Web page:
The National Academy of Sciences recently held a two-day summer workshop to address a high-stakes question: Can next-generation 5G wireless undermine the accuracy of info gathered by weather satellites?
(TNS) — The National Academy of Sciences planned a two-day summer workshop to address a high-stakes question: Could the development of next generation 5G wireless undermine the accuracy of information gathered by weather satellites?
On July 16, less than a week before the scheduled start, the event was canceled because many of the “most knowledgeable about the topic” were reluctant to participate, according to a statement released by the National Academy of Sciences.
The science workshop was a casualty of a nasty dispute within the federal government that has pitted Federal Communications Commission (FCC) officials who say the 5G technology can be safely developed against NASA and National Oceanic and Atmospheric Administration officials who say tighter restrictions are needed to prevent a serious threat to data collection by polar-orbiting satellites.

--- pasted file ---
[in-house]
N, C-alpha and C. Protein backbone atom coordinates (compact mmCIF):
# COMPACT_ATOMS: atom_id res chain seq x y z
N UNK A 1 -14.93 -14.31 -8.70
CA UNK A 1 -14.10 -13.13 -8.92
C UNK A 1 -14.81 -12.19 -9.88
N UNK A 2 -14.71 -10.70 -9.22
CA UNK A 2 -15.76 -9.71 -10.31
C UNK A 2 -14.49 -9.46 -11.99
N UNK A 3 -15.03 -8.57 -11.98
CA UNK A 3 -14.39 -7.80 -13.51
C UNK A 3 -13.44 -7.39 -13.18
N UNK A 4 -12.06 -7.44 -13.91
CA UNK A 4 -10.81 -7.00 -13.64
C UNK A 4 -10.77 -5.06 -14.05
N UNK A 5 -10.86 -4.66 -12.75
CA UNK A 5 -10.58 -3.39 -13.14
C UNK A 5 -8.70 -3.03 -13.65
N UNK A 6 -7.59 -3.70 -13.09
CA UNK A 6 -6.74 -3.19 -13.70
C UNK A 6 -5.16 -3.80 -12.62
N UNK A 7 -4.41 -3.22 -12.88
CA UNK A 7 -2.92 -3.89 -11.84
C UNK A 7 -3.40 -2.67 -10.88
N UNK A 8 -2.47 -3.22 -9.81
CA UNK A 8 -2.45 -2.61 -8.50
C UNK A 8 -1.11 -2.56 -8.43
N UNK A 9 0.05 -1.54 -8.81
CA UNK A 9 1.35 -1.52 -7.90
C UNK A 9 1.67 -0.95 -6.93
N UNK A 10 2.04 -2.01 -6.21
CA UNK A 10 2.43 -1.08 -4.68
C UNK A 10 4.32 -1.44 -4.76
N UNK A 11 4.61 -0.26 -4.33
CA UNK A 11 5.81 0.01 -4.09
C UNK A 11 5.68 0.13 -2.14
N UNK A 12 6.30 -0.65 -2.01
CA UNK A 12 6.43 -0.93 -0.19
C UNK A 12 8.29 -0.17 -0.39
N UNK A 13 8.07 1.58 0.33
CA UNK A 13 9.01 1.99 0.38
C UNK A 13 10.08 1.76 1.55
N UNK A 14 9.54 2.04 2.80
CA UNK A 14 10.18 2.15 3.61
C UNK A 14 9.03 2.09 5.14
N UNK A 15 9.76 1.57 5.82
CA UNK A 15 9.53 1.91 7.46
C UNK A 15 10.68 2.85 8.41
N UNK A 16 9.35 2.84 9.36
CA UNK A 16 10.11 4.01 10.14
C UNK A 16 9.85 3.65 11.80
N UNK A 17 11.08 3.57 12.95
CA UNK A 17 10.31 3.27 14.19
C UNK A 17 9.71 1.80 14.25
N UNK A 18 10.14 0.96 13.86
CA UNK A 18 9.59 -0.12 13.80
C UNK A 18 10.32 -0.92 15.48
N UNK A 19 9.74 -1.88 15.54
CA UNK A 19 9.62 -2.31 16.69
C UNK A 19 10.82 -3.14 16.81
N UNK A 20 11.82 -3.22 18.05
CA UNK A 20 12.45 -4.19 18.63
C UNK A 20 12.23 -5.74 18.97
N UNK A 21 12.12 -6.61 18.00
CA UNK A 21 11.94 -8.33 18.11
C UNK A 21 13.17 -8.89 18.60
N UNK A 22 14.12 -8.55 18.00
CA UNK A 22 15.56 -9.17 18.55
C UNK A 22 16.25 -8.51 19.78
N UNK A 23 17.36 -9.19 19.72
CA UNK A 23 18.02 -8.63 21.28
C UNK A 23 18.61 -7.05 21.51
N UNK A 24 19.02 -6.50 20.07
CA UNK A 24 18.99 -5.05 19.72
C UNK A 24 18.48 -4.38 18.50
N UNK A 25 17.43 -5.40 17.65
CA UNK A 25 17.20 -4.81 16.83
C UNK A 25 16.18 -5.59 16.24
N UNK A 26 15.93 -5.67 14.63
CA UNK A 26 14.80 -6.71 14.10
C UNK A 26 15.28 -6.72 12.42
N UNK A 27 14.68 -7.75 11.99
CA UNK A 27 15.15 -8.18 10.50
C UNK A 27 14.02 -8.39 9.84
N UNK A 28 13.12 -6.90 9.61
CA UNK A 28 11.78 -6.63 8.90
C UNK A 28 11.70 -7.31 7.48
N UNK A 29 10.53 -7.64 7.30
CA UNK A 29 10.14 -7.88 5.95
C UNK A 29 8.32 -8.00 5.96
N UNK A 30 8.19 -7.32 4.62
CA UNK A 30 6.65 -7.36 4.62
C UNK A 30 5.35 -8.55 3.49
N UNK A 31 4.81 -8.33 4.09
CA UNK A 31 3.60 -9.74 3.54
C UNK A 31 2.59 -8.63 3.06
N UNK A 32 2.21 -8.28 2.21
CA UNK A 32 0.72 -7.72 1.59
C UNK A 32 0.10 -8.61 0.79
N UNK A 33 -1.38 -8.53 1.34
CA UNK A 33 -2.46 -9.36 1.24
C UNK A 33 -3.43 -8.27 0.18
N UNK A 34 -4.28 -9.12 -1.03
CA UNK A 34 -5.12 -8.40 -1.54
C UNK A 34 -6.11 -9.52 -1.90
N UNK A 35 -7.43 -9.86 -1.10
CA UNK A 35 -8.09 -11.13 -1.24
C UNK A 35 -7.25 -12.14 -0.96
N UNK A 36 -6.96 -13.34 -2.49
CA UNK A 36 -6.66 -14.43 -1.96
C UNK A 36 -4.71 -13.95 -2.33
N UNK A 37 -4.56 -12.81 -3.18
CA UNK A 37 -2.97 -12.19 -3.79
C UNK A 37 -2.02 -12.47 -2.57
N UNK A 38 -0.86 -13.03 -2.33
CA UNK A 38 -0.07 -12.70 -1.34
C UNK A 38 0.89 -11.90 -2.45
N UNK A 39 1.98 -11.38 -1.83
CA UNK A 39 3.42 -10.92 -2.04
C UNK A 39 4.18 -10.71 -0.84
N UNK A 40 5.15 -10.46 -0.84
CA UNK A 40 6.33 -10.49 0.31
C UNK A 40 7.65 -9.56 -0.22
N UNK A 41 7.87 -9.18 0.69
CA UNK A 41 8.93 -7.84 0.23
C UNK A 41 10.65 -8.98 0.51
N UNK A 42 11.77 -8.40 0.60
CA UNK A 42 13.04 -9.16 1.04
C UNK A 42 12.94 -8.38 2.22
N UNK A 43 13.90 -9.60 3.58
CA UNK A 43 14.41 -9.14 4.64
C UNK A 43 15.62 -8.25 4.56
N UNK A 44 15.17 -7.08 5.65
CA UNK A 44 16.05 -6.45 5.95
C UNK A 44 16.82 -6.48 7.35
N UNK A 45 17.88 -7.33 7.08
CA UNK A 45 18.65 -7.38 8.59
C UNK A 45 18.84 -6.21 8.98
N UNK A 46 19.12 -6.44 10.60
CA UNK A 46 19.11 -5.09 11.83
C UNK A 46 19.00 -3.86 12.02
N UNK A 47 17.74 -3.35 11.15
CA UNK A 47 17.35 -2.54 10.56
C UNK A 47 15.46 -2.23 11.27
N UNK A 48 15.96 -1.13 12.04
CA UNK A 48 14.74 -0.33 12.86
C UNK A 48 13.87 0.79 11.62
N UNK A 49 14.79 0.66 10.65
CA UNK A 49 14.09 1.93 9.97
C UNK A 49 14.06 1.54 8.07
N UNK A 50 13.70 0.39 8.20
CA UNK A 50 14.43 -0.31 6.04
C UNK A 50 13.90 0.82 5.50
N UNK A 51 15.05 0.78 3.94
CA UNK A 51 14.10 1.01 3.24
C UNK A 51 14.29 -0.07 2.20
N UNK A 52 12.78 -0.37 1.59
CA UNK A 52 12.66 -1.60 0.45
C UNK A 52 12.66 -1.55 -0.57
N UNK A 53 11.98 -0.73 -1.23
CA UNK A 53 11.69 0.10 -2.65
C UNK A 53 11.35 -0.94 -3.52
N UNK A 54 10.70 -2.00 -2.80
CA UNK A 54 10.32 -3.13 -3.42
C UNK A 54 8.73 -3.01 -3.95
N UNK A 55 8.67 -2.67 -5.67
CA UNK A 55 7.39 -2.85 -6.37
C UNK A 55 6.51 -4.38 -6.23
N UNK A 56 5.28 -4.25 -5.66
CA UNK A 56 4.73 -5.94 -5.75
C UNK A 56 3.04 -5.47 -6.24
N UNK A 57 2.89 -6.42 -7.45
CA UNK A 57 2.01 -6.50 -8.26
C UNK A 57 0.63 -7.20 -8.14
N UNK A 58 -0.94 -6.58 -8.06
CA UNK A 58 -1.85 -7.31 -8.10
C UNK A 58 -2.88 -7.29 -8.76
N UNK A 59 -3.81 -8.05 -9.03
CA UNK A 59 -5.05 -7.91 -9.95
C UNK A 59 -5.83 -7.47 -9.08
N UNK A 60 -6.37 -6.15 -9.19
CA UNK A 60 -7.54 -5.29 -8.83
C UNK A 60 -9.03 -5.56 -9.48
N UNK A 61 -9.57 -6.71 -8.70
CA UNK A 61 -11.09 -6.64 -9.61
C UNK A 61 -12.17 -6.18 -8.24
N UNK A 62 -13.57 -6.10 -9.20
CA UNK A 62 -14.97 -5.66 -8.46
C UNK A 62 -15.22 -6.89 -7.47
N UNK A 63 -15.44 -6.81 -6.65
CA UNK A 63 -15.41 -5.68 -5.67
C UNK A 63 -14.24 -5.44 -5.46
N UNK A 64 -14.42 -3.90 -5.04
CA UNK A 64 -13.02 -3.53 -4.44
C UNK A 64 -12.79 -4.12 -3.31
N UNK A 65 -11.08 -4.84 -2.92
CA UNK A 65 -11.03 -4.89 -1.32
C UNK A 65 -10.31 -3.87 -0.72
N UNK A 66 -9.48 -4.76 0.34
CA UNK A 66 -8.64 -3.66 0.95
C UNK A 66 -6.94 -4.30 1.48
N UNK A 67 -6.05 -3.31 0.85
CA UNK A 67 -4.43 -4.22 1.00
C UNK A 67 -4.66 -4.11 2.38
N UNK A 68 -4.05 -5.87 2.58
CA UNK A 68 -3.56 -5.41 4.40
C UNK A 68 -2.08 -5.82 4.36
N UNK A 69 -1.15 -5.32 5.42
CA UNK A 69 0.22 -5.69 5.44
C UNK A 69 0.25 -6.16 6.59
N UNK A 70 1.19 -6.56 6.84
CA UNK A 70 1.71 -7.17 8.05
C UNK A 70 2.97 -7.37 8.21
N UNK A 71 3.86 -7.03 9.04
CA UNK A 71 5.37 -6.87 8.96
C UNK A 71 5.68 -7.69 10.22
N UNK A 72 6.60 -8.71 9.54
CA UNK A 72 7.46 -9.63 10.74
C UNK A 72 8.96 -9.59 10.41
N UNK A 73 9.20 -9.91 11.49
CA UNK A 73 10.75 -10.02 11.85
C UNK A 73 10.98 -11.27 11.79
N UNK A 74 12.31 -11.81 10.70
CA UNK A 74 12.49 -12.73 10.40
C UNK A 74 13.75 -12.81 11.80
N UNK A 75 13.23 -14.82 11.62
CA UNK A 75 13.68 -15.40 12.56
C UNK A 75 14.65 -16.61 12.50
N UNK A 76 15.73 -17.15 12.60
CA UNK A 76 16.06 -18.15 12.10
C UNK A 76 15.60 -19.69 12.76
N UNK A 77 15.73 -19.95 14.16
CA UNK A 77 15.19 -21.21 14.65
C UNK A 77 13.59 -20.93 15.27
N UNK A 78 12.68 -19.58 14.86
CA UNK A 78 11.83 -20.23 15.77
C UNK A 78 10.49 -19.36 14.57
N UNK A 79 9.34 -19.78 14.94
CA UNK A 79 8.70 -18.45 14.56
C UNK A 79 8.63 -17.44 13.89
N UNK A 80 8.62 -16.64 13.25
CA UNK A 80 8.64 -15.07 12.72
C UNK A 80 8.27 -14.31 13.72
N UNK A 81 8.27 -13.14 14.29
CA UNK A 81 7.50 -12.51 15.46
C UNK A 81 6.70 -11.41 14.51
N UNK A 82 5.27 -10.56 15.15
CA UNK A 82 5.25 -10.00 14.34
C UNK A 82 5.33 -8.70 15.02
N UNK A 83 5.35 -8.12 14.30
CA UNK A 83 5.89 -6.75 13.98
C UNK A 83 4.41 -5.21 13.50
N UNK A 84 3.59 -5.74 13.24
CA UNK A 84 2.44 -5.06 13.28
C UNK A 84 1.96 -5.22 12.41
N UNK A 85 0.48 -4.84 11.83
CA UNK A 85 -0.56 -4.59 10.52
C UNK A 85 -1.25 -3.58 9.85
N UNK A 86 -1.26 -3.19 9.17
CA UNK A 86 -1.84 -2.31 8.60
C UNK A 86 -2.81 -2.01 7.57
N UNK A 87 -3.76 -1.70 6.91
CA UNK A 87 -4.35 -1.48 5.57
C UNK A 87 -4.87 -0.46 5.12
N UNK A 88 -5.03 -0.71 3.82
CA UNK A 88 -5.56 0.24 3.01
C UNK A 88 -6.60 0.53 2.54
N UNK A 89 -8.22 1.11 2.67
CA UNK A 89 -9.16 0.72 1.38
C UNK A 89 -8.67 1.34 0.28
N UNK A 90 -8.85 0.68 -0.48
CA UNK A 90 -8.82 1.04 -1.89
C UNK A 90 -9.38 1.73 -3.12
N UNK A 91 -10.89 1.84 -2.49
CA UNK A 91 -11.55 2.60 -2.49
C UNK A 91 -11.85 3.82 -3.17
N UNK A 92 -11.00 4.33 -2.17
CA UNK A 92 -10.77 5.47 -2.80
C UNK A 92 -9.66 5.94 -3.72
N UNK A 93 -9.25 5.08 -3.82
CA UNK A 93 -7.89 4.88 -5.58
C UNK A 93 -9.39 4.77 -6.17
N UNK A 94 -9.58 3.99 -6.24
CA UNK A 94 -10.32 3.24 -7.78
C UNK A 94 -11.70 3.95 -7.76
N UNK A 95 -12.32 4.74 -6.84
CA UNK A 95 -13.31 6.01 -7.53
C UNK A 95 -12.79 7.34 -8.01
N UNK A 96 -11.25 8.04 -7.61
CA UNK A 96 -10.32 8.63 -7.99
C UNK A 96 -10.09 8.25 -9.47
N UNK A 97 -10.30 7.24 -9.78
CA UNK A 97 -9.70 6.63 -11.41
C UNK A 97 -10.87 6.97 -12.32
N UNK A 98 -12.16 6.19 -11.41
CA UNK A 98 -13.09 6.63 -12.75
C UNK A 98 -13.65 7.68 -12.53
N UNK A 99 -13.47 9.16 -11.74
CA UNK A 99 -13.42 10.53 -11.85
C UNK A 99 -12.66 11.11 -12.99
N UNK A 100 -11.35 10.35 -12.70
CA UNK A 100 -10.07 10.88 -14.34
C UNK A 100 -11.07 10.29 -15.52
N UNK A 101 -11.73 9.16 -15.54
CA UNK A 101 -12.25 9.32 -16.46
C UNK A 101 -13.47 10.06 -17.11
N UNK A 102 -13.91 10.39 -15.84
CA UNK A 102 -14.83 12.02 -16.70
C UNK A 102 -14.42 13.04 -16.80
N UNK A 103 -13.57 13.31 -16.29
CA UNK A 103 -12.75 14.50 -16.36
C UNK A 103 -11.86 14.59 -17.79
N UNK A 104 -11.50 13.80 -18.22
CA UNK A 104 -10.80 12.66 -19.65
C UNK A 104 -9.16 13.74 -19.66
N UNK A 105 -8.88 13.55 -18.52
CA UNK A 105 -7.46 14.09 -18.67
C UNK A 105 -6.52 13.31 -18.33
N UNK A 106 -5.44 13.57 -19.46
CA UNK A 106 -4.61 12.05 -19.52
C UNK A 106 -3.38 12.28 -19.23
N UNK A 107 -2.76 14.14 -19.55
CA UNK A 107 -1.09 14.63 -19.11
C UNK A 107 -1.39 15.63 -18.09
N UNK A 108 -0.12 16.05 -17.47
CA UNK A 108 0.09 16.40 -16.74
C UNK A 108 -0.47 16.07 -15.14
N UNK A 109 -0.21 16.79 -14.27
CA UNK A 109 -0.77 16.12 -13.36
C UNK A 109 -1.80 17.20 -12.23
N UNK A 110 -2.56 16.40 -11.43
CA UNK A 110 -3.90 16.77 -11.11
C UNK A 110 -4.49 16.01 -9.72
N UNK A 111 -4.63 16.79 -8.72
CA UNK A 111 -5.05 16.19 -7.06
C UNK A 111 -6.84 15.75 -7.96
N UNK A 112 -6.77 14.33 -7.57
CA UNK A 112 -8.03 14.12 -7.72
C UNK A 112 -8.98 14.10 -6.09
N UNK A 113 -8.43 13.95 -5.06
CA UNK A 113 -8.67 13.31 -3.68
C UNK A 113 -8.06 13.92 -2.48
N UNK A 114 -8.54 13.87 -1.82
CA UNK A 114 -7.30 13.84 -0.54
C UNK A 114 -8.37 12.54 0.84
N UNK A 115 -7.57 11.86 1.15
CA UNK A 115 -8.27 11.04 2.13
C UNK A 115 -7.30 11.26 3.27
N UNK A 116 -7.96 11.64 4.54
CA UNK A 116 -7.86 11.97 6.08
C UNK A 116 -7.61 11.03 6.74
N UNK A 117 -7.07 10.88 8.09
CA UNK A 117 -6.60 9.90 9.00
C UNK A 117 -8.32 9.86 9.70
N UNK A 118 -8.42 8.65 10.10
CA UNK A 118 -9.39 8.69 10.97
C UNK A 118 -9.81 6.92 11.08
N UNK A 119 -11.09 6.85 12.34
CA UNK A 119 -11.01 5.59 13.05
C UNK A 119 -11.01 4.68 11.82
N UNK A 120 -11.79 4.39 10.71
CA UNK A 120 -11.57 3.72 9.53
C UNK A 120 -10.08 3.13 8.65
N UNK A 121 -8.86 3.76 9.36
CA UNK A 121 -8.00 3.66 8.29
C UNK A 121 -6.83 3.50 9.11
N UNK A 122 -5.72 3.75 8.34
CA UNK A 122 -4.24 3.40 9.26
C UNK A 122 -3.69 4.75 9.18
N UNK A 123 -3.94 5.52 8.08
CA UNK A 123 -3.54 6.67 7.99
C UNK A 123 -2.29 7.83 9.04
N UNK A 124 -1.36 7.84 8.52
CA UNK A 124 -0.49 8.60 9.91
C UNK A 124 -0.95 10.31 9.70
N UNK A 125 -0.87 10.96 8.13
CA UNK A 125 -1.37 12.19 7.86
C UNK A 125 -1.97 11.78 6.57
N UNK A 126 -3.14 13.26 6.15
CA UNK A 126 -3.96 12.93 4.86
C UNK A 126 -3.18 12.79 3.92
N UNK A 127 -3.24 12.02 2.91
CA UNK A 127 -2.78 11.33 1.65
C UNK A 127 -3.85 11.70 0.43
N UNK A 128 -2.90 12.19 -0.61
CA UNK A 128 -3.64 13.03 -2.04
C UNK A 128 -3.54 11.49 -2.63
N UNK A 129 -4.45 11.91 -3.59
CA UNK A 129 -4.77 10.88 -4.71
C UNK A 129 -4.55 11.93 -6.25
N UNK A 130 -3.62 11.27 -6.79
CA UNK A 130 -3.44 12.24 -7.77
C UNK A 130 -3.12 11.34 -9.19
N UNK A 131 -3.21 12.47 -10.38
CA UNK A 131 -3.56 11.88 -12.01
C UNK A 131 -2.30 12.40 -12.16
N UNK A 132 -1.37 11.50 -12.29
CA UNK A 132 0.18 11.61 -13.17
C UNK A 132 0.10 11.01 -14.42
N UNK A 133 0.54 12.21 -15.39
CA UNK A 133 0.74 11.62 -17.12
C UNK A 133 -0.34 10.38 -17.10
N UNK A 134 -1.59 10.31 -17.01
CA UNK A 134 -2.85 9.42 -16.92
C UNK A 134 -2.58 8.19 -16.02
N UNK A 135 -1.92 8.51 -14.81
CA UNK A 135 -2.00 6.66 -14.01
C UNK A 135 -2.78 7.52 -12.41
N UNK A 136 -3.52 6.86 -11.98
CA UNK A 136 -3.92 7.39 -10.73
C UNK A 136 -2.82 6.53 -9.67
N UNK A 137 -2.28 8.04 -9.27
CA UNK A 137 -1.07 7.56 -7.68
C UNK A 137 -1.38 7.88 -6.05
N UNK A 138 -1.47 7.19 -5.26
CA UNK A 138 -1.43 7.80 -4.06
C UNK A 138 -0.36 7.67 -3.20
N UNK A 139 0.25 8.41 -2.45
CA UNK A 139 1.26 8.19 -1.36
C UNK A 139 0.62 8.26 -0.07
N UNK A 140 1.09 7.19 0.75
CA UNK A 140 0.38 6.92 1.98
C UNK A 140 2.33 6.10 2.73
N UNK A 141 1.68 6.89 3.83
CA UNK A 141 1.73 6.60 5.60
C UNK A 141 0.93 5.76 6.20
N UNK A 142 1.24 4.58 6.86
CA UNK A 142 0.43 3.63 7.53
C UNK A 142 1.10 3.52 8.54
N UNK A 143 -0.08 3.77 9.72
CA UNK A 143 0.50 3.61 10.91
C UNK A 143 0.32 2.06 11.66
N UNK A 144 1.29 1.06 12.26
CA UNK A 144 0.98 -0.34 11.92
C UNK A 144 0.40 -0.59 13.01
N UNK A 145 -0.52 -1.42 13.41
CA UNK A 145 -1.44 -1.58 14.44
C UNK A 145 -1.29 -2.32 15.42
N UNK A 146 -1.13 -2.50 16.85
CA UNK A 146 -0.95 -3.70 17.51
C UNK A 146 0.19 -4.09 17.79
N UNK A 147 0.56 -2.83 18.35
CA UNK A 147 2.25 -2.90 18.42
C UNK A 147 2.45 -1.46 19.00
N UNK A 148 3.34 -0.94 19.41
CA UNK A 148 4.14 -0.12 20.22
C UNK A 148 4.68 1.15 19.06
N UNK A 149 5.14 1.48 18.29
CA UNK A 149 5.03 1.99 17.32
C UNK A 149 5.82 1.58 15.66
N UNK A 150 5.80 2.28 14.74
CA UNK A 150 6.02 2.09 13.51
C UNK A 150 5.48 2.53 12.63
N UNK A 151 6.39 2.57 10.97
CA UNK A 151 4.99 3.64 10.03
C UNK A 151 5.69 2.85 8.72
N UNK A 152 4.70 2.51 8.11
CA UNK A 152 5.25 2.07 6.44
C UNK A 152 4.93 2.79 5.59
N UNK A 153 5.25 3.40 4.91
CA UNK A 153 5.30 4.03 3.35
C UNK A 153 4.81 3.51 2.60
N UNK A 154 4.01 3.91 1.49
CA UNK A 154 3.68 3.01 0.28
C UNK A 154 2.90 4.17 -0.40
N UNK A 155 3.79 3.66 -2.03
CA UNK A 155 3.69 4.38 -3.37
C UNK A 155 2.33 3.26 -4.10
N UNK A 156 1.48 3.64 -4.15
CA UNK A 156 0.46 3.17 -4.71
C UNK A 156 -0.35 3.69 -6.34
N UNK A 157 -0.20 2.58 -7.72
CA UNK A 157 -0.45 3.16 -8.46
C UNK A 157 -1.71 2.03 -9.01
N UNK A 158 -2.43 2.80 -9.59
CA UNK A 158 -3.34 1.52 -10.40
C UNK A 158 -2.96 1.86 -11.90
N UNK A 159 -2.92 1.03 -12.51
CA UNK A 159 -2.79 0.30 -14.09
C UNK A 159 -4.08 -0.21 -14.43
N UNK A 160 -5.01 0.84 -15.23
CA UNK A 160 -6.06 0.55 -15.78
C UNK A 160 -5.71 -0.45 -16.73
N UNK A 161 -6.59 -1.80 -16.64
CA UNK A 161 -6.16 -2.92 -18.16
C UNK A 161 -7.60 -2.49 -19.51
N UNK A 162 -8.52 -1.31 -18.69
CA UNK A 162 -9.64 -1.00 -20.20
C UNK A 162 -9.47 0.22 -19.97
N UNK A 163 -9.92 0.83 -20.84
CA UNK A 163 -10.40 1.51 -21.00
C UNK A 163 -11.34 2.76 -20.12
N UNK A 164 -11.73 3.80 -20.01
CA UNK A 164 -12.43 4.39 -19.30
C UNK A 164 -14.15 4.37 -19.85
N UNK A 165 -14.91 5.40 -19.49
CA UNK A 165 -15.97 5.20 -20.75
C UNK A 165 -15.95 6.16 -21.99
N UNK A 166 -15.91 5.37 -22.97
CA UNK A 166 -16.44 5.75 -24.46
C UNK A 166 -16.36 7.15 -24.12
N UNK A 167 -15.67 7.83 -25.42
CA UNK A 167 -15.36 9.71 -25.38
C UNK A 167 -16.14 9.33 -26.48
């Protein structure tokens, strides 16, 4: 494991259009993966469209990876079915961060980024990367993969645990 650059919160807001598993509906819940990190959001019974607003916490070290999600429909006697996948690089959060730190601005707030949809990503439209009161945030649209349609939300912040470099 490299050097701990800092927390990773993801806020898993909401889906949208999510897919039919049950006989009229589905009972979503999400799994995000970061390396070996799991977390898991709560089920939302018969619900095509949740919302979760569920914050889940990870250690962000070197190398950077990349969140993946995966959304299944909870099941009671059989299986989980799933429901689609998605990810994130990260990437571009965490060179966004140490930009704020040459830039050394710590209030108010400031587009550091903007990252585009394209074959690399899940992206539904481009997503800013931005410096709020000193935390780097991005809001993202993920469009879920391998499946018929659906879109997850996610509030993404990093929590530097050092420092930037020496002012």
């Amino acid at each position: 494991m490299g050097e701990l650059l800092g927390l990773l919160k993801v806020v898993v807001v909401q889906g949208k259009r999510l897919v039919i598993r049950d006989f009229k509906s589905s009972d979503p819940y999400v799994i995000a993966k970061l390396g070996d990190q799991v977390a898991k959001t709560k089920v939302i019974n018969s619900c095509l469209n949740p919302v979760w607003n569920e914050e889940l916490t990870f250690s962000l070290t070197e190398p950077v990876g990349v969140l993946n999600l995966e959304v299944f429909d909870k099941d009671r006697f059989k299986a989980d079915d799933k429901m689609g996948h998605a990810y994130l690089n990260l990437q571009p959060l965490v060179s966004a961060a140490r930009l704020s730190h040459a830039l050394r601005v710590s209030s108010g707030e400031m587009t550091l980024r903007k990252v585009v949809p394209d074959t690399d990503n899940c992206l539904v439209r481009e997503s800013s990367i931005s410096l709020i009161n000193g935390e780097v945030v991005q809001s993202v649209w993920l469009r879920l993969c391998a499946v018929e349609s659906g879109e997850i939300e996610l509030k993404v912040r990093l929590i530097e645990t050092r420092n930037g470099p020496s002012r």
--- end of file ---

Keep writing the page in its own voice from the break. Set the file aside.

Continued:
How this gets resolved could have serious implications for the accuracy of forecasting, which will be increasingly important in a warming world expected to have more extreme weather events. It will also have repercussions for a U.S. wireless industry eager to deploy a transformative technology that offers much faster data speed.
The rhetoric heated up this spring as the FCC announced plans to auction off a band of the electromagnetic spectrum near the frequency that polar-orbiting satellites use to monitor water vapor.